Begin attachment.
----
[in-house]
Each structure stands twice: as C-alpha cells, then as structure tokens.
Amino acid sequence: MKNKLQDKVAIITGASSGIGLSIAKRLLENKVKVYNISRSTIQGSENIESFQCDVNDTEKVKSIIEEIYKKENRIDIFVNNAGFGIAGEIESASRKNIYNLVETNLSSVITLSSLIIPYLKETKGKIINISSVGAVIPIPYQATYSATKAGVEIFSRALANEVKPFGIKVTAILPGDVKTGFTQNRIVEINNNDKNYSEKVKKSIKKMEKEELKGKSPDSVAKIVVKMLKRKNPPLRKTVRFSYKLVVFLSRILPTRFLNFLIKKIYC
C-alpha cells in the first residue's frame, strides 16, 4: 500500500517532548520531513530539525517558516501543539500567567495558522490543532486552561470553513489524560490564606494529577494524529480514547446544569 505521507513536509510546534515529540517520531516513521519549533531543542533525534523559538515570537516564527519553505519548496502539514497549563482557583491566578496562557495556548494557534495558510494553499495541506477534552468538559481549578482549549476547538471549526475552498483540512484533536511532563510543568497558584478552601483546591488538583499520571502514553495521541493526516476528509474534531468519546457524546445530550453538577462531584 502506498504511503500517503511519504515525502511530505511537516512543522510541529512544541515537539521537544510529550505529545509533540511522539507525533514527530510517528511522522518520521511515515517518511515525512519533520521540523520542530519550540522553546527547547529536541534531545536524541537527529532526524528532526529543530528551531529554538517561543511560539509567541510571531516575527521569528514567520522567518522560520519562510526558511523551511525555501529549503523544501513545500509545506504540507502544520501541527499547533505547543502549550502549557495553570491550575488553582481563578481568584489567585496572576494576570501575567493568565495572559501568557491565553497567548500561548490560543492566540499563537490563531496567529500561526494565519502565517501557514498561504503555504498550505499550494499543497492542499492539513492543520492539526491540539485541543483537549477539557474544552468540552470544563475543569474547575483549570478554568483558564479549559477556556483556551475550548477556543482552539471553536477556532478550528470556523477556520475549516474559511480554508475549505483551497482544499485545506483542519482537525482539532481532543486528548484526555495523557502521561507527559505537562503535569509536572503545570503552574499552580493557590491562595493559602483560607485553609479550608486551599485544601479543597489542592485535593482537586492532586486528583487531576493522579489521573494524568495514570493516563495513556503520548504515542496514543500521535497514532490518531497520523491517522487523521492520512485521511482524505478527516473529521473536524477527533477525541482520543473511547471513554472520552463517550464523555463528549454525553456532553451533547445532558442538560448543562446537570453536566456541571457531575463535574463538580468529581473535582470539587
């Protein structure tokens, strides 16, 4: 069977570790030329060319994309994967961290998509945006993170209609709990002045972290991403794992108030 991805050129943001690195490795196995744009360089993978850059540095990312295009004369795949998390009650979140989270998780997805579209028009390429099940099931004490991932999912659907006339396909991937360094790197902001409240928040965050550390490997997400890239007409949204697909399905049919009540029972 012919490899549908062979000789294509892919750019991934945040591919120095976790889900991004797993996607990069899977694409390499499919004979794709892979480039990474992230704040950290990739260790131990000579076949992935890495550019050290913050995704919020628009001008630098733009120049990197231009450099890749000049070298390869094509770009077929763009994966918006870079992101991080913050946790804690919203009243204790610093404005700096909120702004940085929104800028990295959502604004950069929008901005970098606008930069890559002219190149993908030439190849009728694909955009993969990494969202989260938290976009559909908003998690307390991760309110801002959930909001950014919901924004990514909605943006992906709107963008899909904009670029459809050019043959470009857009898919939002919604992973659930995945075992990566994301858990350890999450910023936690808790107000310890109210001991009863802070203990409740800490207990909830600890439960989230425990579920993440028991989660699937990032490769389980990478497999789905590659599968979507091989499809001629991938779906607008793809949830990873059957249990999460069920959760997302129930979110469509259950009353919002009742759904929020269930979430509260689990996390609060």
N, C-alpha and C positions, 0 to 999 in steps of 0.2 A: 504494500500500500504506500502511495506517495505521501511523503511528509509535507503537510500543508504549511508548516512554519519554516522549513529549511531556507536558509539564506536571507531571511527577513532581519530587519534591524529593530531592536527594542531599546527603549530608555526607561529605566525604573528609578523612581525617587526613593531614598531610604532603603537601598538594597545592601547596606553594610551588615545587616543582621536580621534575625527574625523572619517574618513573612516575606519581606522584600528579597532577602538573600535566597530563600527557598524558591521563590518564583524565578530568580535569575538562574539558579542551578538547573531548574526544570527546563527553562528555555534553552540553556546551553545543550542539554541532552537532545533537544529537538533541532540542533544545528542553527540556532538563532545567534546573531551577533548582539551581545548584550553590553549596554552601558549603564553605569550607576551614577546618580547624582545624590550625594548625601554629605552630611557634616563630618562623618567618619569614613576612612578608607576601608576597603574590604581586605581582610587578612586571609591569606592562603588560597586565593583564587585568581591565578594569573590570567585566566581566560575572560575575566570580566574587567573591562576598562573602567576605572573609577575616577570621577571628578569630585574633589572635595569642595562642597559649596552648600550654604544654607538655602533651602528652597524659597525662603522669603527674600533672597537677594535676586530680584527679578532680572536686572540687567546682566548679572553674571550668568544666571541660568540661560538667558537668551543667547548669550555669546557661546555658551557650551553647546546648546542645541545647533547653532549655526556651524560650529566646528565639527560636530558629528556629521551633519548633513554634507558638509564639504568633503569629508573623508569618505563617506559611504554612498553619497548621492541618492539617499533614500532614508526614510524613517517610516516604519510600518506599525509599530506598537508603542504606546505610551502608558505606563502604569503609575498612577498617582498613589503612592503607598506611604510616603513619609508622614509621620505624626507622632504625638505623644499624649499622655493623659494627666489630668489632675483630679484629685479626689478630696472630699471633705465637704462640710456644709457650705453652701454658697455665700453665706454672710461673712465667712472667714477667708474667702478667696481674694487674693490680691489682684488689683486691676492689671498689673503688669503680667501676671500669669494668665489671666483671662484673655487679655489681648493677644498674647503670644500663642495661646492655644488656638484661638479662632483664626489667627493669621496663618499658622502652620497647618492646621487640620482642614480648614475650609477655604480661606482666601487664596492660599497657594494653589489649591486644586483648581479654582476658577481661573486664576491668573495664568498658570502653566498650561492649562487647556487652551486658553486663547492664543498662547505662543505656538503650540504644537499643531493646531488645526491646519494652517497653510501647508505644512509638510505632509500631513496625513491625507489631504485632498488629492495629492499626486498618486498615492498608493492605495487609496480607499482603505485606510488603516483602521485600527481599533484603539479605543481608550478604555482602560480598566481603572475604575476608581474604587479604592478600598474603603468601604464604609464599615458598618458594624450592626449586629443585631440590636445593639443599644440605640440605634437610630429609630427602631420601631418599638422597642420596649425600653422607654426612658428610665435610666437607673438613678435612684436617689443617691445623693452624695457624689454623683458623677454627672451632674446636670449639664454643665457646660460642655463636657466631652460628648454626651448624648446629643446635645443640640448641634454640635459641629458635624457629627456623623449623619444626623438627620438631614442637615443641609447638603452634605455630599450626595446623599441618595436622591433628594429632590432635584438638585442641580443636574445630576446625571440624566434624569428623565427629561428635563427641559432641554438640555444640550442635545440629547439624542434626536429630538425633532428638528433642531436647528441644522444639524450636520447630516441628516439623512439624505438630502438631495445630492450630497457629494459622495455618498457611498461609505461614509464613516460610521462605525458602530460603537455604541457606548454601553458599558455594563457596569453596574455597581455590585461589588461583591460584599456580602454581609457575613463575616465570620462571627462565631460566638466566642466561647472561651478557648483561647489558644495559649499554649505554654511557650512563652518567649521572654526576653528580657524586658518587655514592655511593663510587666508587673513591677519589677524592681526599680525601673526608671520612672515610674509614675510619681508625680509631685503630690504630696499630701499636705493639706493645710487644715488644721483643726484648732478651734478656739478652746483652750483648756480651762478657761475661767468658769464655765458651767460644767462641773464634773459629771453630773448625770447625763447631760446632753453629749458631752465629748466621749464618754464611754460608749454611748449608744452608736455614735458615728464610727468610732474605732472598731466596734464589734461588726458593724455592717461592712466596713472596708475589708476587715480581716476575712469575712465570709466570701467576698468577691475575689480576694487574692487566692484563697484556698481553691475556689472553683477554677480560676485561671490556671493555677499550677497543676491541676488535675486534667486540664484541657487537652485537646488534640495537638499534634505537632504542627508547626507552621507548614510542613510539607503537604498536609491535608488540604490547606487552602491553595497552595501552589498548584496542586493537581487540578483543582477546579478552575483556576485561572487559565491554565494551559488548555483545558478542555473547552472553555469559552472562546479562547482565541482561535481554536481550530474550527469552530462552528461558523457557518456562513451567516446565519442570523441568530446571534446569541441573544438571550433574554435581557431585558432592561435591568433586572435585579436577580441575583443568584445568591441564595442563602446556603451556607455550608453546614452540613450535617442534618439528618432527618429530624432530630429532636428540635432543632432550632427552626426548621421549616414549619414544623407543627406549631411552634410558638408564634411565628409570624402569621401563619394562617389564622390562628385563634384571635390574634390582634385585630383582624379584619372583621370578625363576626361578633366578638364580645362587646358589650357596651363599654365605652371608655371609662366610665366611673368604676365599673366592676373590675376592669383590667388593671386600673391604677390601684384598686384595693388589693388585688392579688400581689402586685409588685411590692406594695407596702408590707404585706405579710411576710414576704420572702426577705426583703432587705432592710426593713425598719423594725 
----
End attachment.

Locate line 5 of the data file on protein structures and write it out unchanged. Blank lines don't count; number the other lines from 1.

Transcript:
């Protein structure tokens, strides 16, 4: 069977570790030329060319994309994967961290998509945006993170209609709990002045972290991403794992108030 991805050129943001690195490795196995744009360089993978850059540095990312295009004369795949998390009650979140989270998780997805579209028009390429099940099931004490991932999912659907006339396909991937360094790197902001409240928040965050550390490997997400890239007409949204697909399905049919009540029972 012919490899549908062979000789294509892919750019991934945040591919120095976790889900991004797993996607990069899977694409390499499919004979794709892979480039990474992230704040950290990739260790131990000579076949992935890495550019050290913050995704919020628009001008630098733009120049990197231009450099890749000049070298390869094509770009077929763009994966918006870079992101991080913050946790804690919203009243204790610093404005700096909120702004940085929104800028990295959502604004950069929008901005970098606008930069890559002219190149993908030439190849009728694909955009993969990494969202989260938290976009559909908003998690307390991760309110801002959930909001950014919901924004990514909605943006992906709107963008899909904009670029459809050019043959470009857009898919939002919604992973659930995945075992990566994301858990350890999450910023936690808790107000310890109210001991009863802070203990409740800490207990909830600890439960989230425990579920993440028991989660699937990032490769389980990478497999789905590659599968979507091989499809001629991938779906607008793809949830990873059957249990999460069920959760997302129930979110469509259950009353919002009742759904929020269930979430509260689990996390609060």